If another man tries to oppress him, he understands that and is ready to fight to death and sacrifice all he has, rather than submit; but the tyranny of things is so subtle, so gradual in its approach, and comes so masked with seeming benefits, that it has him hopelessly bound before he suspects his fetters. He says from day to day, "I will add thus to my house"; "I will have one or two more horses"; "I will make a little greenhouse in my garden"; "I will allow myself the luxury of another hired man"; and so he goes on having things and imagining that he is richer for them. Presently he begins to realize that it is the things that own him. He has piled them up on his shoulders, and there they sit like Sindbad’s Old Man and drive him; and it becomes a daily question whether he can keep his trembling legs or not.

Tuesday, November 1, 2011

The Panda Bear on Bullying, the "Popular" Kids, and the Hierarchies

The Panda Bear recently ran into a classmate from her elementary school. This classmate asked the Panda Bear whether she friends her entire elementary school class. The Panda Bear said she was not friends with Anne whom she remembers as being mean to her in elementary school. The Panda Bear reconnected with someone else from elementary school on Facebook who also had bad memories of Anne.
Over the past few years, the Panda Bear has told people who knew both her and Anne in both elementary and high school that Anne was mean to her. It wasn't until she was over forty, that the Panda Bear begin to talk to people about who was mean to her in elementary school. The Panda Bear once saw Anne and at their twenty-fifth high school reunion. The Panda Bear was so tempted to go up to Anne and ask her how she was doing. The Panda Bear was with Mr. Panda. Anne in elementary school called the Panda Bear a lesbian and made fun of the Panda Bear when she went to her first dance. However, the Panda Bear lost her nerve. She was not sure if Anne saw her at the reunion.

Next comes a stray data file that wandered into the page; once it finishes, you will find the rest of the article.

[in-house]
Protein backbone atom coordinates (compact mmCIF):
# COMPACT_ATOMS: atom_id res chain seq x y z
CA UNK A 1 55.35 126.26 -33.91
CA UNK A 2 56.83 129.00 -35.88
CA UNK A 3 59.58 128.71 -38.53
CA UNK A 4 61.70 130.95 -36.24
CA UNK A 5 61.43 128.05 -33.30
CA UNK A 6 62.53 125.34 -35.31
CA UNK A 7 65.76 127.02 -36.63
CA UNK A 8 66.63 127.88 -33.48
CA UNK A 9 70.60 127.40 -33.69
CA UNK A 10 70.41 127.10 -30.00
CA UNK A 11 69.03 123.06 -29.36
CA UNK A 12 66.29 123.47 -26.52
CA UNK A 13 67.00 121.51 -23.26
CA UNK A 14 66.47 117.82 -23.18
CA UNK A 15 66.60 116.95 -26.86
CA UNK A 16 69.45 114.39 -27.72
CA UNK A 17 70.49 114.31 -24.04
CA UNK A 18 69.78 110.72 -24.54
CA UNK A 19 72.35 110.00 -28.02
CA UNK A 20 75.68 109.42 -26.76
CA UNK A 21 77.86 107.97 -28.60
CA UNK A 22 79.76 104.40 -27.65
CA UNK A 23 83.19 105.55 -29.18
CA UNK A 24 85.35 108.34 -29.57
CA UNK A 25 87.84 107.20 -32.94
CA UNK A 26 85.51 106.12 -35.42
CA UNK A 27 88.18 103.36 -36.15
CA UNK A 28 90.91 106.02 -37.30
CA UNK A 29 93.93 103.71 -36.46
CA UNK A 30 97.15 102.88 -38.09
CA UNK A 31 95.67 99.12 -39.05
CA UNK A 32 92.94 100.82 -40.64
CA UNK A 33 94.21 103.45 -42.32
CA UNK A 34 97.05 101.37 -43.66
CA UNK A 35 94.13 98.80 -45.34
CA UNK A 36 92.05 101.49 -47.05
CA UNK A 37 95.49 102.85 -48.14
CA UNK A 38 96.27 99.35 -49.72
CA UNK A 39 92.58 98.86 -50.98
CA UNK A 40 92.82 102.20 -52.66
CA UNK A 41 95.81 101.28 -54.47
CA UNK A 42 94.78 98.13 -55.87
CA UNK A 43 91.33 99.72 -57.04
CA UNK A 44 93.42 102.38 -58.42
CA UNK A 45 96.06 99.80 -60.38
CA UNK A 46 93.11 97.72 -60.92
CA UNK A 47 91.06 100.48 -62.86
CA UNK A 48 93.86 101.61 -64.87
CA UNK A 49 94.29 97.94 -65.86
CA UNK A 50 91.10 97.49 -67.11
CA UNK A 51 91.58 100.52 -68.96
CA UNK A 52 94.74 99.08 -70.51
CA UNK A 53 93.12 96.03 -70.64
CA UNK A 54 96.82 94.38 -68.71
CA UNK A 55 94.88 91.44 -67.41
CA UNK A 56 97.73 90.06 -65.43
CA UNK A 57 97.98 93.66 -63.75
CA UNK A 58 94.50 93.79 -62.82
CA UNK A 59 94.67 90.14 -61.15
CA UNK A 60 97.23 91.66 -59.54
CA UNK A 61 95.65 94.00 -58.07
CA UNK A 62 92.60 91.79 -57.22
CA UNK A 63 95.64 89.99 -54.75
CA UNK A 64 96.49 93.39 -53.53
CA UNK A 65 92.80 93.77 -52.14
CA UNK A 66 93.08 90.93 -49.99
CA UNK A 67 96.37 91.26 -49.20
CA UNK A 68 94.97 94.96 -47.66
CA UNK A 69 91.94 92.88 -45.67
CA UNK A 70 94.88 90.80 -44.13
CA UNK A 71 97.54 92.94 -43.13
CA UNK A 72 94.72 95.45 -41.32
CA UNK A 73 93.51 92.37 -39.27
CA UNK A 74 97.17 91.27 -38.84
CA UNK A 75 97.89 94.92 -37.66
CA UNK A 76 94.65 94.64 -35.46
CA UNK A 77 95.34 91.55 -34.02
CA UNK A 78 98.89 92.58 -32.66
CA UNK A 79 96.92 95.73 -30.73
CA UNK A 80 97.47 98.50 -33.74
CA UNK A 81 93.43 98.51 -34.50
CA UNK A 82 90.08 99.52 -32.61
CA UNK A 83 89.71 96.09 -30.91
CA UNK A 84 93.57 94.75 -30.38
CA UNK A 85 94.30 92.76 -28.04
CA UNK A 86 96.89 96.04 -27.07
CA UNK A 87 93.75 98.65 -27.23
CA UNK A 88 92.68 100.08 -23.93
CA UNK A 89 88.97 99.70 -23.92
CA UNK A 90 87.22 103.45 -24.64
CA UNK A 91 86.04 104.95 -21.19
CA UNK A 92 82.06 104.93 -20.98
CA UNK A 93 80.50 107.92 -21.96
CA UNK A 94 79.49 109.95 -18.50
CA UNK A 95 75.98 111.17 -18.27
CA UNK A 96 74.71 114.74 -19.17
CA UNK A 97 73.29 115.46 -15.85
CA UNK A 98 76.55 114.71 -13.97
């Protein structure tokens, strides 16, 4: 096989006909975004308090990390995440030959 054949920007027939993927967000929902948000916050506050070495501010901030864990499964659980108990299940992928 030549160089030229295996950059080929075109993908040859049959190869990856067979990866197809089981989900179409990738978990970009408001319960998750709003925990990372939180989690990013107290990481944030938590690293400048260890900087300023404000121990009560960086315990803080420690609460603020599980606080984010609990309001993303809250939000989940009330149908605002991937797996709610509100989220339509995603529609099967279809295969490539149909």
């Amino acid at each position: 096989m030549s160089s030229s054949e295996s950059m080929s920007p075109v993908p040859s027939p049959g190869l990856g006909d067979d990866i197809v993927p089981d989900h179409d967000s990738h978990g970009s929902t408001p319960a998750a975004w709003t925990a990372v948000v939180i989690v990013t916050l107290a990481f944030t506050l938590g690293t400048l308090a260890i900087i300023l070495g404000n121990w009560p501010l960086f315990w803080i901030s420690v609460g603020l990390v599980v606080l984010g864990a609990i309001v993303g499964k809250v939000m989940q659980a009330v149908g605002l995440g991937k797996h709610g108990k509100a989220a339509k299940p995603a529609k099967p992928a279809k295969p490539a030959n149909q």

However, the Panda Bear and Anne have some mutual friends on Facebook and sometimes the Panda Bear has put her blog posts on her personal Facebook page. The Panda Bear wonders whether what she is writing will ever get back to Anne and whether Anne will recognize herself.

The Panda Bear looked up Anne on Facebook and found out that Anne had joined a Facebook group that wanted to end school bullying. The Panda Bear looked up this group and found this article that stated it was the "popular" children/tweens who were the bullies. Bullying is by definition the strong picking on the weak.

The Panda Bear remembers Anne has being one of the "popular" girls. She belonged to a large clique and was wealthy. She acted as though she was the coolest kid ever and wore expensive clothes. The Panda Bear thinks that because Anne was wealthy the teachers were afraid to discipline her.

From her experiences with workplace bullying, the Panda Bear has come to a conclusion that there is a hierarchical nature to bullying. Workplace bullies can't abuse their superiors and keep their jobs. Workplace bullies take out their frustrations on people whom they feel they can get away with it. The Panda Bear feels work place bullies have enough self-control to know how to hide it,   Therefore, she little sympathy for workplace bullies.